How do plants adapt themselves to a new environment? We often ask ourselves the problem of having to grow plants whose original habitat is very different from what we are able to offer them: narrow grow boxes with artificial lights or a small balcony disguised in the city. The soil changes, the climate, the waterings become controlled and scheduled. What degree of adaptability and plasticity do plants have? Have you ever wondered how much the culture environment influences the yield or the growth of the same plant or on the contrary how a certain genetics can “adapt” to environmental conditions often very different from those for which it has been selected by nature or by the hand of man in a greenhouse?
The genotype of a seed determines the characteristics that the plant will have since it will begin to germinate until the time of flowering, qualities such as: vigour, colouration, resistance to environmental stresses, response to artificial lighting hours, growth rate, flowering times and much more are already decided at the start and will be dictated by the genes. But the genes themselves are activated (and deactivated) in response to environmental stimuli. An example: A plant that has genetically inherited a great vigour from the parental lines, if it finds itself developing in a very different, or worse, hostile culture environment, it will survive but will not be able to show its best qualities. It will flower earlier and produce less. While a plant that has a discreet vigour between genetic information but that will be “cuddled” in a greenhouse with all the comforts of the case, away from external attacks (pests, climatic changes, merciless wind and irregular watering) will give us the impression of being strong and productive but the same plant placed outside in an unpredictable climate will tend to manifest its genetic fragility. So what we were saying about the quality of our cultivations is often relative and must be analyzed. Today we tend to cultivate a lot in indoor and to standardize the genetic lines that often end up resembling each other, with very few exceptions.
We talk about genetics and interaction with the environment. Even various diseases or problems have environmental factors among the triggers. Another example: a plant that produces well-branched compact vegetation and abundant buds will be more prone to mold and fungal diseases because the interspaces between leaves and flowers are so reduced that they will provide a fertile environment for the stagnation of moisture and therefore the proliferation of mold , botrytis and other diseases but maybe a dry and well-ventilated climate or in a ventilated grow box the problem will not arise. Therefore we cannot draw conclusions before having experienced under different conditions. It is a good idea to find out about the plants of origin that gave birth to the seeds in our possession.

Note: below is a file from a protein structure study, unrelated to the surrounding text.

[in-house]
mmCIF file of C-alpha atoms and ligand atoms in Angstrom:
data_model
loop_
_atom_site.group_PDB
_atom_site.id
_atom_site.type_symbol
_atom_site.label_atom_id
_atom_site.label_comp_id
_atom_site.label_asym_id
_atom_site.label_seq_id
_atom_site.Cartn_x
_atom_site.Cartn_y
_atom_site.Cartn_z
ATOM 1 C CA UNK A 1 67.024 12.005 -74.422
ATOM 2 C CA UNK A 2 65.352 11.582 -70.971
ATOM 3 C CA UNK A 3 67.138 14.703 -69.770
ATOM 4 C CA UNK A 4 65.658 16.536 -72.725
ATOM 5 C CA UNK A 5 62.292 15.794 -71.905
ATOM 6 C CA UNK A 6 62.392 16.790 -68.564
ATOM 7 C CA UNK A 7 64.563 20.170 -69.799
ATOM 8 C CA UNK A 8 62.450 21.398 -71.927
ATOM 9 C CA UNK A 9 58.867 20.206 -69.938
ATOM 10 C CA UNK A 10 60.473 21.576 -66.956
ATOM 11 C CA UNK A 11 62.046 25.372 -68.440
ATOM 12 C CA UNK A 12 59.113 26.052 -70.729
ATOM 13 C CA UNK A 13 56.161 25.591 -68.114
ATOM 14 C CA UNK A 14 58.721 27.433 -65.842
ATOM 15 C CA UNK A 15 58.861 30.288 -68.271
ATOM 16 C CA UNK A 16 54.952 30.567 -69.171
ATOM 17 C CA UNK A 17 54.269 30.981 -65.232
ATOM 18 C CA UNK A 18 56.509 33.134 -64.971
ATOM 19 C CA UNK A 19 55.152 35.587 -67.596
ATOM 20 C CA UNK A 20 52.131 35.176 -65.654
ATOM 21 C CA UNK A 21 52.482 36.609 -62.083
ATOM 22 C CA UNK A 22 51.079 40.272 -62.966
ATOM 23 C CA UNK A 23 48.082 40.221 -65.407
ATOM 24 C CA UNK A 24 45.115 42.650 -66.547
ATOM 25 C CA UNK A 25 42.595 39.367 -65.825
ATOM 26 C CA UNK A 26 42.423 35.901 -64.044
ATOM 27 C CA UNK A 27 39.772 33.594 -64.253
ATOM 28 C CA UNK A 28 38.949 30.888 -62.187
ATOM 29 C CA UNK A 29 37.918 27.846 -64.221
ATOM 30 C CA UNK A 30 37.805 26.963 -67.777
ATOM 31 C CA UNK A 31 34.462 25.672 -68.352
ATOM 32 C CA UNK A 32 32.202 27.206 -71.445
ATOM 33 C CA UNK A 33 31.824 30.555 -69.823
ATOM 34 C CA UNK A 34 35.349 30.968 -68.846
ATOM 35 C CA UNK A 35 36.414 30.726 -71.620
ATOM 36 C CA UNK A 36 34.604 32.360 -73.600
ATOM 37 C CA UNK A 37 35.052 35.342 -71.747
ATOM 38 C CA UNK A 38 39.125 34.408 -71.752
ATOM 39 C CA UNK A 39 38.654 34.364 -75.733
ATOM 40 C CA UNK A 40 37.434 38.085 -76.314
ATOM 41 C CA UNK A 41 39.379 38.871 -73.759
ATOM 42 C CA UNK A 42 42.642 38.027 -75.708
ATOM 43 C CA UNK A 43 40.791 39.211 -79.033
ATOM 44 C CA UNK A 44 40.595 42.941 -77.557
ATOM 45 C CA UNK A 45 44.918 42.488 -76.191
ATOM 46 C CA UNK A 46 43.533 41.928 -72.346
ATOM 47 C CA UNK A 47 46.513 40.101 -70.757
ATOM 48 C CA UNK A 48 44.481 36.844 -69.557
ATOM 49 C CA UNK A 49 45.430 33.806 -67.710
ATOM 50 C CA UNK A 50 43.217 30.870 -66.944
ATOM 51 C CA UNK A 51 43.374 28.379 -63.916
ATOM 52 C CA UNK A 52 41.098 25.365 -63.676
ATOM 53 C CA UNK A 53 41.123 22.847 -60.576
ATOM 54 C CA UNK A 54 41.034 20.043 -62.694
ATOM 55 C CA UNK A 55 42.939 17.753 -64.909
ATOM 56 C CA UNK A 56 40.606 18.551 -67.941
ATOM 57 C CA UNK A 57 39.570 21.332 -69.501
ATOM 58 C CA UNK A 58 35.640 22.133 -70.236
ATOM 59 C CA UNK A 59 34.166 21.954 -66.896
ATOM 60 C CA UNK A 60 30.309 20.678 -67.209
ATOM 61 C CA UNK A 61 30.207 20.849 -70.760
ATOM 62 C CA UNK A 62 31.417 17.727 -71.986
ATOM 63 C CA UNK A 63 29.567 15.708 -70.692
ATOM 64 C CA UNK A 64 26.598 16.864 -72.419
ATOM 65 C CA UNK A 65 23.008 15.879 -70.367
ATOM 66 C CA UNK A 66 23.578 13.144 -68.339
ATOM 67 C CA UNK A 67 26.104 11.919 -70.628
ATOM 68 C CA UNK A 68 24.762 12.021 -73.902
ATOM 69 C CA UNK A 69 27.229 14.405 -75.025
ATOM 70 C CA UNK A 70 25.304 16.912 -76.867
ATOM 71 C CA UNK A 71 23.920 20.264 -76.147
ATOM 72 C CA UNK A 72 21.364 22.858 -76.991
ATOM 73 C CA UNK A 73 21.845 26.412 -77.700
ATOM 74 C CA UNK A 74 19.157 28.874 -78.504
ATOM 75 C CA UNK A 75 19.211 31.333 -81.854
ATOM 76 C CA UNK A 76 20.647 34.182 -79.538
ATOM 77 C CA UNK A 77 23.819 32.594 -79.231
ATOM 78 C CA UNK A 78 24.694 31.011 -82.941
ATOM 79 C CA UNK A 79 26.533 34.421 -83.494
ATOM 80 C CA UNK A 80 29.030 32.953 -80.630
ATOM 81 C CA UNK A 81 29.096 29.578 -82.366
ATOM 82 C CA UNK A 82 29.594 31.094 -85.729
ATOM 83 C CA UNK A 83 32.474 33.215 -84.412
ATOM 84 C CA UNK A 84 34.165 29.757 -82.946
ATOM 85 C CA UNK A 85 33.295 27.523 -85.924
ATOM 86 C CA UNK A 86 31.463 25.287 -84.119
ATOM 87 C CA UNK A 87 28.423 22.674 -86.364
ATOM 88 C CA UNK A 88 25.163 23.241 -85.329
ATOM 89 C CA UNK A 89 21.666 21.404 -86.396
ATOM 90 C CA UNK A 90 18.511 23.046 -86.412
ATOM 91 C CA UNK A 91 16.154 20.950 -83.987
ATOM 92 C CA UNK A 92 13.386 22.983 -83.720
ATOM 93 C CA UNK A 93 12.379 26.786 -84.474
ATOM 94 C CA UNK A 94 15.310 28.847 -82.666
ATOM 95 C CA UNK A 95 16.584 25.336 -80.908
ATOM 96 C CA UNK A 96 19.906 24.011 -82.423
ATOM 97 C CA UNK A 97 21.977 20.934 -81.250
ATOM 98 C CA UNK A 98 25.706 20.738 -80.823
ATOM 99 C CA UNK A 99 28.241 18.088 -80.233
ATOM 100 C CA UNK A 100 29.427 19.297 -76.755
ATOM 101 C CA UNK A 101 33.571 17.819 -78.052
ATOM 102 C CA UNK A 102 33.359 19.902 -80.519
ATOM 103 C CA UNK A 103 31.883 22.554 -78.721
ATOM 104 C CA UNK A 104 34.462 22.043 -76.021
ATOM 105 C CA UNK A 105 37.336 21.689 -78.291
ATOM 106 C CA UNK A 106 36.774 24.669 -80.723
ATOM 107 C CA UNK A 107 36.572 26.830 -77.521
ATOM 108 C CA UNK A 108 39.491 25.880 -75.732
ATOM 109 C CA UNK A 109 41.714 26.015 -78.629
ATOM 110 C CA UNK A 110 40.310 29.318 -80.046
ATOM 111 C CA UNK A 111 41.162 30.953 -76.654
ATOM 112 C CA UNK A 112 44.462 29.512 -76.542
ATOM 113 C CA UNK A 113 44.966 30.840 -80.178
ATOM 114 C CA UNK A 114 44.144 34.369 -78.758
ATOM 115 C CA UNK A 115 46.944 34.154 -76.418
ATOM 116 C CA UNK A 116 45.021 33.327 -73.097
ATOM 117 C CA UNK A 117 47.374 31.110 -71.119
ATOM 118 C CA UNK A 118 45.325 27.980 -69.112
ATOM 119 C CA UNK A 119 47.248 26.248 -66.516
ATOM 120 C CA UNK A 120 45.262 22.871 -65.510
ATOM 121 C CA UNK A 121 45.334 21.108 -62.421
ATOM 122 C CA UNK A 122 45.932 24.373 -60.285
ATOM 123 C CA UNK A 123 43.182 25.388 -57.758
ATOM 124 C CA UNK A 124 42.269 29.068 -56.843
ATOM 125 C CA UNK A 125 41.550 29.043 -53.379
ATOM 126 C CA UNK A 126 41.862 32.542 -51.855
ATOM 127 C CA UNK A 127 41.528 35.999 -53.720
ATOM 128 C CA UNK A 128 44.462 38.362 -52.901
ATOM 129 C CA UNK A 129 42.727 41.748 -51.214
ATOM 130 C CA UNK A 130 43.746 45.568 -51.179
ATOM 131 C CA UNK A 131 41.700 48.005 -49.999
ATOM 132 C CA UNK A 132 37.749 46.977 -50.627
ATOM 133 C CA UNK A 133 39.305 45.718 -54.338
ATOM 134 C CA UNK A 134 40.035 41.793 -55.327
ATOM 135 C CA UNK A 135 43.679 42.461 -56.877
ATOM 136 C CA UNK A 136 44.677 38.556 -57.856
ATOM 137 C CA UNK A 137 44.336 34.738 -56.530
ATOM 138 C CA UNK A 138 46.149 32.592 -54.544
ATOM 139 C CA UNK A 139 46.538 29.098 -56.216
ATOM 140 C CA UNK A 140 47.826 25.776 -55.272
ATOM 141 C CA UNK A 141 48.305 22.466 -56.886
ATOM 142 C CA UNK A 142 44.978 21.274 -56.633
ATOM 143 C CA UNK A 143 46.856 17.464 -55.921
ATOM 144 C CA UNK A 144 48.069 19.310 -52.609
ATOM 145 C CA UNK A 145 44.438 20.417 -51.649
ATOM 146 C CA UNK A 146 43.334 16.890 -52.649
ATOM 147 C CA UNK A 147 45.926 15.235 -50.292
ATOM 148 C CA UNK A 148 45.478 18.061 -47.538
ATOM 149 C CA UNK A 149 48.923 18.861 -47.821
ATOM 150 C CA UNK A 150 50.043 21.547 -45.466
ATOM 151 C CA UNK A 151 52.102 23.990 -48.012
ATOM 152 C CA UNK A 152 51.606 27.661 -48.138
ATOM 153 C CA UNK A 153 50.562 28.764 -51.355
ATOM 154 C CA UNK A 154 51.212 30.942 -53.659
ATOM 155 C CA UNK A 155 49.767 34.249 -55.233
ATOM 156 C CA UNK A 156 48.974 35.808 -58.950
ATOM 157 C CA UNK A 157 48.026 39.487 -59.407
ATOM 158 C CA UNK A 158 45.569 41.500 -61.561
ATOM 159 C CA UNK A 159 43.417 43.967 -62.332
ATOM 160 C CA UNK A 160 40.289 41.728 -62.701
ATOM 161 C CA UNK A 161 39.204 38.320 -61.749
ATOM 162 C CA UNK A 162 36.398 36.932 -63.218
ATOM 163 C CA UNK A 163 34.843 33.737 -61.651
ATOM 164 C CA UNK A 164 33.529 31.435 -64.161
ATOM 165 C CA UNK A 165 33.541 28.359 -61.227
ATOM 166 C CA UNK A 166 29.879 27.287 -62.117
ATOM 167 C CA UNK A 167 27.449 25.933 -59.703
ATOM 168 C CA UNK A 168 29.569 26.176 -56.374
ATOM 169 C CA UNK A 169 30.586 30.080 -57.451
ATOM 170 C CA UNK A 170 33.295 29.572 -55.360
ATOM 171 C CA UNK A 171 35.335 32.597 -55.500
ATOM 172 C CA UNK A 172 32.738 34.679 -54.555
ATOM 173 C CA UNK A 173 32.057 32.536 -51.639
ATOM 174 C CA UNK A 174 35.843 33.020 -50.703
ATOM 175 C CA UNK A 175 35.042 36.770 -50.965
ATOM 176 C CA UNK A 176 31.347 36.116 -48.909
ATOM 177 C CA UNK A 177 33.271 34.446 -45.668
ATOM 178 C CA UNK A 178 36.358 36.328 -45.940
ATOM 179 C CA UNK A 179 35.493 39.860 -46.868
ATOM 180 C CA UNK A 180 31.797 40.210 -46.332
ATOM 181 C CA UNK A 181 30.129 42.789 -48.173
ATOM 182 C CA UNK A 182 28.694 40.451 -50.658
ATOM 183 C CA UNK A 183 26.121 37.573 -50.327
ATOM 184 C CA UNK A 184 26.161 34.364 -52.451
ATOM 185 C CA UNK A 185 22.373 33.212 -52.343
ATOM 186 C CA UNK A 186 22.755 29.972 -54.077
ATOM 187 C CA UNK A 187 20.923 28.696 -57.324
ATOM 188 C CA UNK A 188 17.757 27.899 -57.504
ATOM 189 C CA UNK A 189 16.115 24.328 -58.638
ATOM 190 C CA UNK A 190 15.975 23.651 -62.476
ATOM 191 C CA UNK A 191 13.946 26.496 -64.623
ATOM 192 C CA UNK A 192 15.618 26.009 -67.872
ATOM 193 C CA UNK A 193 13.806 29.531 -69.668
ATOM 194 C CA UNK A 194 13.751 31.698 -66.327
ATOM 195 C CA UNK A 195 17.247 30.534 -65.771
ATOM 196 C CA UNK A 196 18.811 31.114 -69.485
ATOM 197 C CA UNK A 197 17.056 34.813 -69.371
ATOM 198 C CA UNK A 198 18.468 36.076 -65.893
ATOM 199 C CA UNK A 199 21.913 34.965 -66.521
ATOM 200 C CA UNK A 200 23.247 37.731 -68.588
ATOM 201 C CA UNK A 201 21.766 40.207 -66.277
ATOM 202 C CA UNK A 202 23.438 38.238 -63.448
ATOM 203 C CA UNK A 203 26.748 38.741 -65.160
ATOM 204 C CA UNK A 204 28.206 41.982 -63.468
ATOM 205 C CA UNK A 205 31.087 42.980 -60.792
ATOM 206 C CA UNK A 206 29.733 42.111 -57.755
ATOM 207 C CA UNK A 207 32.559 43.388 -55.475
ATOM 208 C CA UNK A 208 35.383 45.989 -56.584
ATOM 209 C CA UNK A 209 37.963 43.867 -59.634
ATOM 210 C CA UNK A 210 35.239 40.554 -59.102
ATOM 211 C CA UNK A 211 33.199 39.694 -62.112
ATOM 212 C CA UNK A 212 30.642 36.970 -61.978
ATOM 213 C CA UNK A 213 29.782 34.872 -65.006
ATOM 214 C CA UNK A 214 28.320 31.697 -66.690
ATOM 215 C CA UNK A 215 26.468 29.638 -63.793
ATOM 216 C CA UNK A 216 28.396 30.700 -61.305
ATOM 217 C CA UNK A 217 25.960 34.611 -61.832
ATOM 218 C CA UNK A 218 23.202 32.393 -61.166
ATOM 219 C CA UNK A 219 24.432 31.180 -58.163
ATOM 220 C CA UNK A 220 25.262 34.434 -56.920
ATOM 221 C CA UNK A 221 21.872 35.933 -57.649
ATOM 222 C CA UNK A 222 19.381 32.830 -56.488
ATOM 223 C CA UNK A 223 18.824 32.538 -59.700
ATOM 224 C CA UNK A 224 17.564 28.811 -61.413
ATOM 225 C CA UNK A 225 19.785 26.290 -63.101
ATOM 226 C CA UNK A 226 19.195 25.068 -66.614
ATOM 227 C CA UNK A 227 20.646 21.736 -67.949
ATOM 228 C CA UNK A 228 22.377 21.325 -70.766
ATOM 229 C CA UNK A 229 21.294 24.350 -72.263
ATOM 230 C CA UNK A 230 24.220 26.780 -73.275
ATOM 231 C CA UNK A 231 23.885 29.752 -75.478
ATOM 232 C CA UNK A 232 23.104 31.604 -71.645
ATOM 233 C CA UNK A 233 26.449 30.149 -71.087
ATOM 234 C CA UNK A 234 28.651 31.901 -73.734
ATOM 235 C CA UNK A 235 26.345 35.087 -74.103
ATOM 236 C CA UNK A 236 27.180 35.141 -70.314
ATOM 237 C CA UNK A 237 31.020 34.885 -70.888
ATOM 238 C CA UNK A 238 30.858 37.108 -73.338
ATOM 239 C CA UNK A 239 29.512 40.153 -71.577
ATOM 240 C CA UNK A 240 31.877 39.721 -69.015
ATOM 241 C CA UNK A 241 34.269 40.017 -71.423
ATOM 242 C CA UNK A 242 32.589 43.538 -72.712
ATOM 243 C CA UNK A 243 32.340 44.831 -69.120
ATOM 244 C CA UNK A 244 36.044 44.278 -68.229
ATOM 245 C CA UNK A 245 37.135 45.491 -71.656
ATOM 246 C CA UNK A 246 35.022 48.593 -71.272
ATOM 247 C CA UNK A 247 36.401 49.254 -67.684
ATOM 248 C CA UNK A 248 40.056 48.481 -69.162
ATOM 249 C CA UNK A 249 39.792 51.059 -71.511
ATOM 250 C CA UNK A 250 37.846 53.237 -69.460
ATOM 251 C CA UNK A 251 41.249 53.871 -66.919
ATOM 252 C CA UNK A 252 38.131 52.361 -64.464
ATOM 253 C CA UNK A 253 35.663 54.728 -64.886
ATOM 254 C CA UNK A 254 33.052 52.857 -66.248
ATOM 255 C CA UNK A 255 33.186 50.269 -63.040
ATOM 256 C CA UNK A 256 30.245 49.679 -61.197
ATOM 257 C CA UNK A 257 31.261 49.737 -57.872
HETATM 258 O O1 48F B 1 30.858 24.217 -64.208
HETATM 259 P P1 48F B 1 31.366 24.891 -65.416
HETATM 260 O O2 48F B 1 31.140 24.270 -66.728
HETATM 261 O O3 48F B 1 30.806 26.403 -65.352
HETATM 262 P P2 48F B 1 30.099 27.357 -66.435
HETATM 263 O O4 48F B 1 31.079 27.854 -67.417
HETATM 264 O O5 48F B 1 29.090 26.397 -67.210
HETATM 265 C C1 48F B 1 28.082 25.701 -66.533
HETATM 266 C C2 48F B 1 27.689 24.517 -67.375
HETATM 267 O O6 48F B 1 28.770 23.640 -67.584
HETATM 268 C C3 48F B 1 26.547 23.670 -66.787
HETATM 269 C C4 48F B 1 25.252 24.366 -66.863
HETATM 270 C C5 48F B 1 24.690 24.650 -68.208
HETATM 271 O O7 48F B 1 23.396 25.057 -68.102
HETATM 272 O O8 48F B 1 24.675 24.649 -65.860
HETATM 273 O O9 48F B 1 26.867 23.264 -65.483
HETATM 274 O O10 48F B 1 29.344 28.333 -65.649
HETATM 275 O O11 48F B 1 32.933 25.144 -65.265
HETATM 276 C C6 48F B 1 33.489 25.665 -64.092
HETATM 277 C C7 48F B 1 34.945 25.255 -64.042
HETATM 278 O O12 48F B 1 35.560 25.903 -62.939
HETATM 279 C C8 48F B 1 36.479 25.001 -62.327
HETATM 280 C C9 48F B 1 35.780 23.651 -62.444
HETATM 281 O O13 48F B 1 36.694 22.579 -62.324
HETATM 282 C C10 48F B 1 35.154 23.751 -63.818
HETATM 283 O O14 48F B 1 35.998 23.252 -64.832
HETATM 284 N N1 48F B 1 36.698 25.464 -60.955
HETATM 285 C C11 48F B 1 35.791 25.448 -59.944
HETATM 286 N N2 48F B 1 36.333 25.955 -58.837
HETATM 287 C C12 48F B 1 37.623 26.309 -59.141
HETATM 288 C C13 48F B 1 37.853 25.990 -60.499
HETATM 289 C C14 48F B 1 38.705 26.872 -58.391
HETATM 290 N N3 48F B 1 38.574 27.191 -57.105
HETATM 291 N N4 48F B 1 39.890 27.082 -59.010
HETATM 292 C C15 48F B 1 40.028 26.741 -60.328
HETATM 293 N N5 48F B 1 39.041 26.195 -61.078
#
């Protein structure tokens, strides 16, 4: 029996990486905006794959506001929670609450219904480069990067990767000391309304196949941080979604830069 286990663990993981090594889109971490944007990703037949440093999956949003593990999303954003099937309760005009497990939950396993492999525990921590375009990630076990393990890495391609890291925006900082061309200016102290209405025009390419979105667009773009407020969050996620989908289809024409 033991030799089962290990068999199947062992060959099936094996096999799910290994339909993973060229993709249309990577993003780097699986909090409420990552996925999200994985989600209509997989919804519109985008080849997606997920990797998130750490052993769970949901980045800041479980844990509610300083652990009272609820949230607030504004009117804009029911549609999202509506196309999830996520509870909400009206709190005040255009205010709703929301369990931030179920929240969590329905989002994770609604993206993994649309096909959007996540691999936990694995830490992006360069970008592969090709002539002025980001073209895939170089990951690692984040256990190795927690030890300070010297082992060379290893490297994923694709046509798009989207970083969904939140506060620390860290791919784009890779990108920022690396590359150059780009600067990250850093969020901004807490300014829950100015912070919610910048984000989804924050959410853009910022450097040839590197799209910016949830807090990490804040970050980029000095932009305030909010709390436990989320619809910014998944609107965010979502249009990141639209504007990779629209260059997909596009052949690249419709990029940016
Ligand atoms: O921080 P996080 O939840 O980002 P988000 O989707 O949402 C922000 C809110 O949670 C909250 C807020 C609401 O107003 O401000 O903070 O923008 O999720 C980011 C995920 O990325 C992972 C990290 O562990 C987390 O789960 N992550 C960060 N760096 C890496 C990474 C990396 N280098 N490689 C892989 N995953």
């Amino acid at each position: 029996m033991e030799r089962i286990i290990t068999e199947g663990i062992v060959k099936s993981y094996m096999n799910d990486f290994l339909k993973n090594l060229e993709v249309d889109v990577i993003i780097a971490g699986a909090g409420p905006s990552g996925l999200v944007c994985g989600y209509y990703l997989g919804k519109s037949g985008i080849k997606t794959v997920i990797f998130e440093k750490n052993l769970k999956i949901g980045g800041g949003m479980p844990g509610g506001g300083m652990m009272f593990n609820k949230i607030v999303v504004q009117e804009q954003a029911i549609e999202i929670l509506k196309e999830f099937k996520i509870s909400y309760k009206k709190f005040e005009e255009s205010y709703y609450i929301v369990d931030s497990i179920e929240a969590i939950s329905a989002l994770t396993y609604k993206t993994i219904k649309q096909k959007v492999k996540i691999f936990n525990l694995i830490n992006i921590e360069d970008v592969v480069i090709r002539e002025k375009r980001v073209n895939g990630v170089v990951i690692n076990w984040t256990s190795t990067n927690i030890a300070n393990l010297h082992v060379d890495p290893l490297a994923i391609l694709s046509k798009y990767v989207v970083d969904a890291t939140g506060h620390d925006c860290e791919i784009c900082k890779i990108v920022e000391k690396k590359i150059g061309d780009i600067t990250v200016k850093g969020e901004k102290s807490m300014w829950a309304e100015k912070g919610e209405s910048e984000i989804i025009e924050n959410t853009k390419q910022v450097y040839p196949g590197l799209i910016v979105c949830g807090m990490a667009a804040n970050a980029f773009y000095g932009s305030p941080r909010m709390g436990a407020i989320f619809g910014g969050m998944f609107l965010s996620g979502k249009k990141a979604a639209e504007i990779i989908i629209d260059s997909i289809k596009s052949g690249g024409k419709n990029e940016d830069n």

Although the plants develop optimally in the best conditions and tend to give their best in situations they like, they often have a reasonable margin of adaptability – this is understandable otherwise the plant life on the planet would be relegated to a few environments and plants would not have the tendency to spread also in climates different from the one of origin. But let’s talk about something different: There is a slow, imperceptible adaptation, a series of variations that occur between the genes of the plants that can vary and change until they stabilize over a very long time. By ‘long’ we mean, also, hundreds of years. The striking and immediate variations that occur from one generation to the next are very rare (we are talking about one in a million) and often regresses because they are located on recessive genes and the plants that possess them often have little vitality or are not very fertile, they can’t pass on this new feature because nature tends to know it, to copy itself and continuously copy the DNA, while ensuring a wide margin of variability between the genes but always being faithful to its origins. It is the man who, in cultivating plants, can isolate a new characteristic and try to reproduce it to such an extent as to fix it and spread it within a population associating it with dominant genes and thus reinforcing that characteristic within a stable population (a pure genetics line) so that in a time of research, selections and crossings ranging from ten to twenty years, researchers can isolate and stabilize a new variety that has a new colour, shape or new and surprising features. It requires excellent knowledge of genetics and biology because often crossing individuals closely related means to weaken the genetic line. We therefore try to develop two or three genetic lines slightly different from each other but that have in common the “much sought after characteristic” of isolating populations, creating two (or even three pure lines) and crossing them only after they have been stabilized in a final crossing that will give the new genetic line a new vigour and will allow the line itself to have new and interesting characteristics.